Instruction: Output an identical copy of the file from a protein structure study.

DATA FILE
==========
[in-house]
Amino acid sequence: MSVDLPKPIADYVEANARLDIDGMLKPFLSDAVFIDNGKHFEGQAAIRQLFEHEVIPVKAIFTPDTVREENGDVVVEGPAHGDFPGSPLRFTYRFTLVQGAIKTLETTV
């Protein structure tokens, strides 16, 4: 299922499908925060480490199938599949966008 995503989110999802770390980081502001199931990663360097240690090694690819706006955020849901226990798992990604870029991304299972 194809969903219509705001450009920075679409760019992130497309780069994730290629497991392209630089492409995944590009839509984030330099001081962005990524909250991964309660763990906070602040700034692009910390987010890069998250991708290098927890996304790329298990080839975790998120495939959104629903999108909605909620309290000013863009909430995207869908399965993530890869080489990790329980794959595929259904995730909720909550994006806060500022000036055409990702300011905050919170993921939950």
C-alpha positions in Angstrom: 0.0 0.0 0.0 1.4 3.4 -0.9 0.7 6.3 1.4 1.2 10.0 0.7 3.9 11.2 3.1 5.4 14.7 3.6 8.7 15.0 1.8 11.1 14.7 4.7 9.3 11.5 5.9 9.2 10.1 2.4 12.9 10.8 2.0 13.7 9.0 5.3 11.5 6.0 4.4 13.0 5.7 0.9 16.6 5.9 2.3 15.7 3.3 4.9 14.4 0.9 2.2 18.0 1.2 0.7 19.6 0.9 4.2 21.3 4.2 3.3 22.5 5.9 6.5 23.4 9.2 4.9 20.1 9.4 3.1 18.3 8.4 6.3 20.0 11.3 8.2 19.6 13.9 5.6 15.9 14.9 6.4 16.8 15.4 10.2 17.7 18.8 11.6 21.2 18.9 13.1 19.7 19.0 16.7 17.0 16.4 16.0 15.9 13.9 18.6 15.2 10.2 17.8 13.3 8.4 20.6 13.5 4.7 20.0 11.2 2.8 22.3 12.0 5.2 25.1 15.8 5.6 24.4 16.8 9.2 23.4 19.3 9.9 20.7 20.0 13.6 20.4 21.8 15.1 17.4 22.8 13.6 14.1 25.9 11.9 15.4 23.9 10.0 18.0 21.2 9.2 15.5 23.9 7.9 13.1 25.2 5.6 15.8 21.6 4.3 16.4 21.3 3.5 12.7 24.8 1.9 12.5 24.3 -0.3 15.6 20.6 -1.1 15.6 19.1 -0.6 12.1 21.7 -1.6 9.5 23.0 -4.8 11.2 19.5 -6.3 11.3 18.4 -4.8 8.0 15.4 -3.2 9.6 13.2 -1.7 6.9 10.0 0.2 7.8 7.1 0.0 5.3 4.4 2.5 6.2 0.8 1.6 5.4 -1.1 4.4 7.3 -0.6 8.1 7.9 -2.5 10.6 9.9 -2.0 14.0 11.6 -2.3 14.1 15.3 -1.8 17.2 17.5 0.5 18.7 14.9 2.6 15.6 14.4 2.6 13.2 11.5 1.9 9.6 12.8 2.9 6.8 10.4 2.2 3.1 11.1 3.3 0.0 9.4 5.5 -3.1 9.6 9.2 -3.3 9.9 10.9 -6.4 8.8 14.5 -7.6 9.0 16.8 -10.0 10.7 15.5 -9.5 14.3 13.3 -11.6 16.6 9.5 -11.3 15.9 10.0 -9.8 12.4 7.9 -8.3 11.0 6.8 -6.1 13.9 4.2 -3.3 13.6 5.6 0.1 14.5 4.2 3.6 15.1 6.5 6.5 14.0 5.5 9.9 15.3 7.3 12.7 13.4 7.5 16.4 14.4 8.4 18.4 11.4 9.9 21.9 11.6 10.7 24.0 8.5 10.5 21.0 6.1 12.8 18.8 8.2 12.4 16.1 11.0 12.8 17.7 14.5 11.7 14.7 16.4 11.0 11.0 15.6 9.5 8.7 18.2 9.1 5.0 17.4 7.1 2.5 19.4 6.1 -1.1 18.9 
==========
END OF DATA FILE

[in-house]
Amino acid sequence: MSVDLPKPIADYVEANARLDIDGMLKPFLSDAVFIDNGKHFEGQAAIRQLFEHEVIPVKAIFTPDTVREENGDVVVEGPAHGDFPGSPLRFTYRFTLVQGAIKTLETTV
């Protein structure tokens, strides 16, 4: 299922499908925060480490199938599949966008 995503989110999802770390980081502001199931990663360097240690090694690819706006955020849901226990798992990604870029991304299972 194809969903219509705001450009920075679409760019992130497309780069994730290629497991392209630089492409995944590009839509984030330099001081962005990524909250991964309660763990906070602040700034692009910390987010890069998250991708290098927890996304790329298990080839975790998120495939959104629903999108909605909620309290000013863009909430995207869908399965993530890869080489990790329980794959595929259904995730909720909550994006806060500022000036055409990702300011905050919170993921939950």
C-alpha positions in Angstrom: 0.0 0.0 0.0 1.4 3.4 -0.9 0.7 6.3 1.4 1.2 10.0 0.7 3.9 11.2 3.1 5.4 14.7 3.6 8.7 15.0 1.8 11.1 14.7 4.7 9.3 11.5 5.9 9.2 10.1 2.4 12.9 10.8 2.0 13.7 9.0 5.3 11.5 6.0 4.4 13.0 5.7 0.9 16.6 5.9 2.3 15.7 3.3 4.9 14.4 0.9 2.2 18.0 1.2 0.7 19.6 0.9 4.2 21.3 4.2 3.3 22.5 5.9 6.5 23.4 9.2 4.9 20.1 9.4 3.1 18.3 8.4 6.3 20.0 11.3 8.2 19.6 13.9 5.6 15.9 14.9 6.4 16.8 15.4 10.2 17.7 18.8 11.6 21.2 18.9 13.1 19.7 19.0 16.7 17.0 16.4 16.0 15.9 13.9 18.6 15.2 10.2 17.8 13.3 8.4 20.6 13.5 4.7 20.0 11.2 2.8 22.3 12.0 5.2 25.1 15.8 5.6 24.4 16.8 9.2 23.4 19.3 9.9 20.7 20.0 13.6 20.4 21.8 15.1 17.4 22.8 13.6 14.1 25.9 11.9 15.4 23.9 10.0 18.0 21.2 9.2 15.5 23.9 7.9 13.1 25.2 5.6 15.8 21.6 4.3 16.4 21.3 3.5 12.7 24.8 1.9 12.5 24.3 -0.3 15.6 20.6 -1.1 15.6 19.1 -0.6 12.1 21.7 -1.6 9.5 23.0 -4.8 11.2 19.5 -6.3 11.3 18.4 -4.8 8.0 15.4 -3.2 9.6 13.2 -1.7 6.9 10.0 0.2 7.8 7.1 0.0 5.3 4.4 2.5 6.2 0.8 1.6 5.4 -1.1 4.4 7.3 -0.6 8.1 7.9 -2.5 10.6 9.9 -2.0 14.0 11.6 -2.3 14.1 15.3 -1.8 17.2 17.5 0.5 18.7 14.9 2.6 15.6 14.4 2.6 13.2 11.5 1.9 9.6 12.8 2.9 6.8 10.4 2.2 3.1 11.1 3.3 0.0 9.4 5.5 -3.1 9.6 9.2 -3.3 9.9 10.9 -6.4 8.8 14.5 -7.6 9.0 16.8 -10.0 10.7 15.5 -9.5 14.3 13.3 -11.6 16.6 9.5 -11.3 15.9 10.0 -9.8 12.4 7.9 -8.3 11.0 6.8 -6.1 13.9 4.2 -3.3 13.6 5.6 0.1 14.5 4.2 3.6 15.1 6.5 6.5 14.0 5.5 9.9 15.3 7.3 12.7 13.4 7.5 16.4 14.4 8.4 18.4 11.4 9.9 21.9 11.6 10.7 24.0 8.5 10.5 21.0 6.1 12.8 18.8 8.2 12.4 16.1 11.0 12.8 17.7 14.5 11.7 14.7 16.4 11.0 11.0 15.6 9.5 8.7 18.2 9.1 5.0 17.4 7.1 2.5 19.4 6.1 -1.1 18.9 